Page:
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Innovative Global Systems, LLC v. Zonar Systems, Inc.

United States District Court, D. South Carolina, Rock Hill Division

August 26, 2019

Innovative Global Systems, LLC, Plaintiff,
v.
Zonar Systems, Inc., Defendant.

          ORDER AND OPINION

         Plaintiff Innovative Global Systems, LLC (“IGS”) filed this action against Defendant Zonar Systems, Inc. (“Zonar”) “seeking to recover unpaid royalties arising from Zonar's breach of [] [c]ontract and seeking a declaratory judgment requiring Zonar to pay royalties owed in the future.” (ECF No. 17 at 6 (referencing ECF No. 1 at 13 ¶ 98-15 ¶ 114).)

         This matter is before the court on Zonar's Motion to Dismiss pursuant to Rule 12(b)(6) of the Federal Rules of Civil Procedure (ECF No. 12) and Motion for Summary Judgment pursuant to Rule 56 (ECF No. 13). IGS opposes both Motions in their entirety. (ECF Nos. 16, 17.) For the reasons set forth below, the court DENIES Zonar's Motion to Dismiss and DENIES its Motion for Summary Judgment.

         I. RELEVANT BACKGROUND TO PENDING MOTIONS

         On October 1, 2011, IGS and Zonar entered into an agreement (ECF No. 1-4) (the “Contract”) in which IGS agreed to license to Zonar some of its patents, including ones identified by U.S. Patent Nos. 6, 946, 953 and 7, 102, 494 (hereinafter identified as the “Enhanced Patents”).[1]“In return, Zonar agreed to pay IGS a royalty [of $5.00] for Zonar's sale and servicing of [each] ‘Licensed System[]' covered by the Enhanced Patents.”[2] (ECF No. 16 at 4 (citing ECF No. 1-4 at 5 ¶ 3.2.1).) On July 1, 2014, the parties entered into an Addendum to the Contract (ECF No. 1-5) “based on Zonar's representation that the sales volume of Licensed Systems would substantially increase.” (ECF No. 16 at 4 (citing ECF No. 16-1 at 3 ¶ 17-4 ¶ 18).) IGS contends that “Zonar's communications indicated to IGS that Zonar understood that its Products and Systems were covered by the Enhanced Patents, and Zonar feared its royalty payments to IGS would be unsustainable.” (ECF No. 17 at 5 (citing ECF No. 1 at 9 ¶¶ 69, 70).) As a result of Zonar's description of expected future sales, IGS alleges that it “agreed to take a lower royalty for each unit-in-service above a specified threshold” because it “believe[d] that Zonar's royalty payments would increase from the forecasted increase in volume.” (ECF No. 16 at 4 (citing ECF No. 16-1 at 3 ¶ 17-4 ¶ 18); ECF No. 17 at 5 (citing ECF No. 1 at 9 ¶ 70).)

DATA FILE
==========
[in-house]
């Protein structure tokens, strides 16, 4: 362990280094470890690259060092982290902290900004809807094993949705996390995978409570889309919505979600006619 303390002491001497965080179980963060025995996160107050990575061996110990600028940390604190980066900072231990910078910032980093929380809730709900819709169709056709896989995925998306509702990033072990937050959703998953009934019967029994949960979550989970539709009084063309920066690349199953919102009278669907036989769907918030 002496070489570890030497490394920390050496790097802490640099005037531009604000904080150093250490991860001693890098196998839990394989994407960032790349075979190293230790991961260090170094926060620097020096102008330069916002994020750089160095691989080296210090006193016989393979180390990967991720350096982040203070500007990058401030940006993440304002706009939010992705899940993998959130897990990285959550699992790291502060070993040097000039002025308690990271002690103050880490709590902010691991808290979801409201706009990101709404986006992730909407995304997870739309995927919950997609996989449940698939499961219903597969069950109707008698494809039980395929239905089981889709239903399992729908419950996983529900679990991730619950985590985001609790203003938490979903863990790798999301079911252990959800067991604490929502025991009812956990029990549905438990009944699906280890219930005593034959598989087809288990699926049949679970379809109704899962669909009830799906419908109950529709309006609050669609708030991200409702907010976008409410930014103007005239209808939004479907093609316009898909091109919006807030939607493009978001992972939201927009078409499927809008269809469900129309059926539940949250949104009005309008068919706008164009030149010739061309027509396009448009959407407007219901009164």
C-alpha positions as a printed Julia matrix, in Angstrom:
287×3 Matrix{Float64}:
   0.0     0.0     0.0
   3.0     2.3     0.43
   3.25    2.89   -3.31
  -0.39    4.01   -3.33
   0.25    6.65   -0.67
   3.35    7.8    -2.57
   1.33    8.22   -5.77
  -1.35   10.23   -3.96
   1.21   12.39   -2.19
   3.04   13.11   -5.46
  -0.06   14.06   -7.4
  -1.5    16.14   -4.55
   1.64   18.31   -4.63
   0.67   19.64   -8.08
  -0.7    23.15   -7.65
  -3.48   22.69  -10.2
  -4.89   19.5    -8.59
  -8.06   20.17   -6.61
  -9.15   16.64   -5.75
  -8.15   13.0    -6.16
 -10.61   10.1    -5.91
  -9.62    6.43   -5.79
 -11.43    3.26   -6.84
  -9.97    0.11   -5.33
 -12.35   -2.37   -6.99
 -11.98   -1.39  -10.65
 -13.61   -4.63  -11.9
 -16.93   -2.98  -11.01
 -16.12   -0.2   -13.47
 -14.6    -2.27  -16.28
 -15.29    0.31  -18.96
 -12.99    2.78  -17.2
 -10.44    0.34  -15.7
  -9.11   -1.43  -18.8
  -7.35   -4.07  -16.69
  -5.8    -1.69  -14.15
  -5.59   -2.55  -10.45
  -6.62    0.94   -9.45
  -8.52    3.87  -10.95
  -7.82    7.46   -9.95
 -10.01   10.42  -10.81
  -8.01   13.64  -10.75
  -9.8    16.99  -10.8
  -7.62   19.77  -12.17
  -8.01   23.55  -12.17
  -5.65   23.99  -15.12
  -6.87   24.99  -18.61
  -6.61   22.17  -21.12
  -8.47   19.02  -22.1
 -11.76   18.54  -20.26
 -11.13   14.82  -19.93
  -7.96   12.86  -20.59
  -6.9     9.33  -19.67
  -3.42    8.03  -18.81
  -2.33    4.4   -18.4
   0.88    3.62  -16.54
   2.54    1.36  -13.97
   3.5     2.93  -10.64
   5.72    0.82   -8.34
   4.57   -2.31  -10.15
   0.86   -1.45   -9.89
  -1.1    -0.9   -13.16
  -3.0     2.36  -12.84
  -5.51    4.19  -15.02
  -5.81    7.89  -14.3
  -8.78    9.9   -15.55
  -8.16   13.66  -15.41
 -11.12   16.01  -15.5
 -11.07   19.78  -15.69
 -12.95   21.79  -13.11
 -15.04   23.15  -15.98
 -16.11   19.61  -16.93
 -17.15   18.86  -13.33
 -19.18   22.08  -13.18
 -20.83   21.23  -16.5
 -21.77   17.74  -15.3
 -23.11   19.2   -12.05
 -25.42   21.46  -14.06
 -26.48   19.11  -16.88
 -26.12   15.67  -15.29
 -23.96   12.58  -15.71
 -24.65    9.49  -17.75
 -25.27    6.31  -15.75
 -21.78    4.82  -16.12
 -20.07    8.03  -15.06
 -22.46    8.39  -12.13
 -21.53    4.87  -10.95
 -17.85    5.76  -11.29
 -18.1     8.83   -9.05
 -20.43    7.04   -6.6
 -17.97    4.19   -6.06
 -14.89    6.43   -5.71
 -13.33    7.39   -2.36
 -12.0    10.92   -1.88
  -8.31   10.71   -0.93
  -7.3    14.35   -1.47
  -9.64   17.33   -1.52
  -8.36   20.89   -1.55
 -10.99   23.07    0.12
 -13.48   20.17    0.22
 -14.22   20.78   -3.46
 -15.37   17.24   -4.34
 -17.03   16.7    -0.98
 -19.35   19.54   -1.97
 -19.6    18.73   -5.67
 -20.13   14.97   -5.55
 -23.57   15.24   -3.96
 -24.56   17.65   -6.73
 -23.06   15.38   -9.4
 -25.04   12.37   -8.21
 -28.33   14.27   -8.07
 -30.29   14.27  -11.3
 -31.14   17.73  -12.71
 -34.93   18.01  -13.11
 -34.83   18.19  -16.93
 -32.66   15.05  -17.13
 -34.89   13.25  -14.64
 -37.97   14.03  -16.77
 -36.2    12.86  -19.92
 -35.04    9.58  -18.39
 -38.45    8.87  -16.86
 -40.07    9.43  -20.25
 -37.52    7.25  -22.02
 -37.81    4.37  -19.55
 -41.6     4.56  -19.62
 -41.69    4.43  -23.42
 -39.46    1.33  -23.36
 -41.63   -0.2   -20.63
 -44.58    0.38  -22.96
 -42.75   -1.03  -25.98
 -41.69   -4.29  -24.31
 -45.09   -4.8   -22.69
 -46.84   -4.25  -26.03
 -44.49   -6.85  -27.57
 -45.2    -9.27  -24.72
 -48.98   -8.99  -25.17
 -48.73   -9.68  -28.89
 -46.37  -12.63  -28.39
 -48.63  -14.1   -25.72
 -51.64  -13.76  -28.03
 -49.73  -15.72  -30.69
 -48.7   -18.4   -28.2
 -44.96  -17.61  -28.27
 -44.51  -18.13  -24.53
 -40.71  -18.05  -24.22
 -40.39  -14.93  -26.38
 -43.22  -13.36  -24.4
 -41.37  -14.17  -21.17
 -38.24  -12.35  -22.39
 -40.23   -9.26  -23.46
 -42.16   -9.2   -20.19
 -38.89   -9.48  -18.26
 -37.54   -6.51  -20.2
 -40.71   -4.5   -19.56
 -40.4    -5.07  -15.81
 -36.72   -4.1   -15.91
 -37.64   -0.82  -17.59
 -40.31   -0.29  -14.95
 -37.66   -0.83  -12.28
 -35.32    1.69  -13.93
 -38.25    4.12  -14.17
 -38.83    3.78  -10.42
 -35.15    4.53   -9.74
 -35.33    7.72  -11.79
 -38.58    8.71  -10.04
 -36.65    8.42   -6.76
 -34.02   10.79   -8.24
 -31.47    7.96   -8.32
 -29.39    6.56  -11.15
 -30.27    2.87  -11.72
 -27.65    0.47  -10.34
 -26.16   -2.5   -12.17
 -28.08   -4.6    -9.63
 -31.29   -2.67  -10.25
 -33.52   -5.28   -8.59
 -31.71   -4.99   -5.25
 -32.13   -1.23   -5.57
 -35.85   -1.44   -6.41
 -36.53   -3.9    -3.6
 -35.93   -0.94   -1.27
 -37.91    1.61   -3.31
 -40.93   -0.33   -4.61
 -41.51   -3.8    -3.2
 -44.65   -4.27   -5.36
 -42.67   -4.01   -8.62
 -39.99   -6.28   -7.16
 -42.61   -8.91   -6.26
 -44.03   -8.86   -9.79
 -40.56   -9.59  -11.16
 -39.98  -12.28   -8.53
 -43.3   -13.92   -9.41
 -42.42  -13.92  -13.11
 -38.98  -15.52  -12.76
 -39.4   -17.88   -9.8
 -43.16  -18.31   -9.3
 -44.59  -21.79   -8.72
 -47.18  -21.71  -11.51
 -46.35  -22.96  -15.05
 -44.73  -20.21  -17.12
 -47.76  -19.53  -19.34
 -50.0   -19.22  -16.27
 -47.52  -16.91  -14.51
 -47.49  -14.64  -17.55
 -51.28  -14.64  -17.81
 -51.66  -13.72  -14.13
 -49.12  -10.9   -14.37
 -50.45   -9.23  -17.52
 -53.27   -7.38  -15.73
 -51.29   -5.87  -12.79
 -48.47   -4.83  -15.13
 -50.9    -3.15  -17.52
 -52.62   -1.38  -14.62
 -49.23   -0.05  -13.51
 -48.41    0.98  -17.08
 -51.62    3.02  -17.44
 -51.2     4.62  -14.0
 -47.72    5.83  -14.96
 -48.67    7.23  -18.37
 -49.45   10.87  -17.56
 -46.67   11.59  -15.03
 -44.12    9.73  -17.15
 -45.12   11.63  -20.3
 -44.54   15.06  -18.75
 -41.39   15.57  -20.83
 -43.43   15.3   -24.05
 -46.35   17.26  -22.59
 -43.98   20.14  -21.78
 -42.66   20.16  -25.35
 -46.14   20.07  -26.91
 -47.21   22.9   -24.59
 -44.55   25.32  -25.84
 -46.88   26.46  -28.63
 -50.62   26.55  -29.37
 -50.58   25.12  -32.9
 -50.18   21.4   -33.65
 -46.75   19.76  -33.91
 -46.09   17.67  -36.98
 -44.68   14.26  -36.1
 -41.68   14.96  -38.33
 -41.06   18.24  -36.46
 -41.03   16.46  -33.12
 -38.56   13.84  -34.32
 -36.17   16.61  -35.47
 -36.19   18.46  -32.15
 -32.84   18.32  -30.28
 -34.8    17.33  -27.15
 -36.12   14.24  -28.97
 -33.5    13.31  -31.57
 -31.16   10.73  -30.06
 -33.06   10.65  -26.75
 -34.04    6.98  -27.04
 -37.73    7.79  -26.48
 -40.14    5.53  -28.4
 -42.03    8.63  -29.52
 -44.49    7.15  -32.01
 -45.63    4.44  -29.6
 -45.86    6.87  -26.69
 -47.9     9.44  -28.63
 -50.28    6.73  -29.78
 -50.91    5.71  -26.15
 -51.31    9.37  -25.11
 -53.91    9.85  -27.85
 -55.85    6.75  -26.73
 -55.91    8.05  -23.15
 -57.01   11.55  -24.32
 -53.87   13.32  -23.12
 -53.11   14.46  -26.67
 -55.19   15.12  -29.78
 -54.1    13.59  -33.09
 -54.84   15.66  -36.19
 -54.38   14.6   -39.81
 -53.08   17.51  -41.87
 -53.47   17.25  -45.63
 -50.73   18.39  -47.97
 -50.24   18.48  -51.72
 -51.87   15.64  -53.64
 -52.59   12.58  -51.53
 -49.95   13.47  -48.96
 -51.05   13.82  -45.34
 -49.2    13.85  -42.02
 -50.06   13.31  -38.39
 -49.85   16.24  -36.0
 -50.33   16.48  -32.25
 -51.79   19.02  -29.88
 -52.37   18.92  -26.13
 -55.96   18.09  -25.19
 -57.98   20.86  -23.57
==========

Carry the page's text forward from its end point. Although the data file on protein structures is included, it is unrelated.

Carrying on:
On October 26, 2016, Mike King, Zonar's General Counsel, sent an e-mail to Alan Lesesky, IGS's Chief Executive Officer (“CEO”), informing him that Continental AG was purchasing Zonar and stating his belief that Zonar's Products and Systems were no longer covered by the Enhanced Patents under the Contract. (ECF Nos. 16-1 at 4 ¶ 19, 16-2 at 5.) Thereafter, Zonar ceased paying royalties to IGS, “yet Zonar [allegedly] continues to sell and service Licensed Systems covered by the Enhanced Patents.” (ECF Nos. 16-1 at 4 ¶ 19, 17 at 6 (citing ECF No. 1 at 10 ¶ 75).)

         After the parties were unable to resolve their dispute, IGS filed the instant matter in this court on November 14, 2018, seeking to recover past due royalties from Zonar's alleged breach of the Contract and a declaratory judgment regarding future royalties. (ECF No. 1 at 13 ¶ 98-15 ¶ 114.) Thereafter, on December 21, 2018, Zonar moved to dismiss the matter (ECF No. 12) and for summary judgment (ECF No. 13). IGS filed Memorandums of Law in Opposition to the pending Motions on January 18, 2019. (ECF Nos. 16, 17.)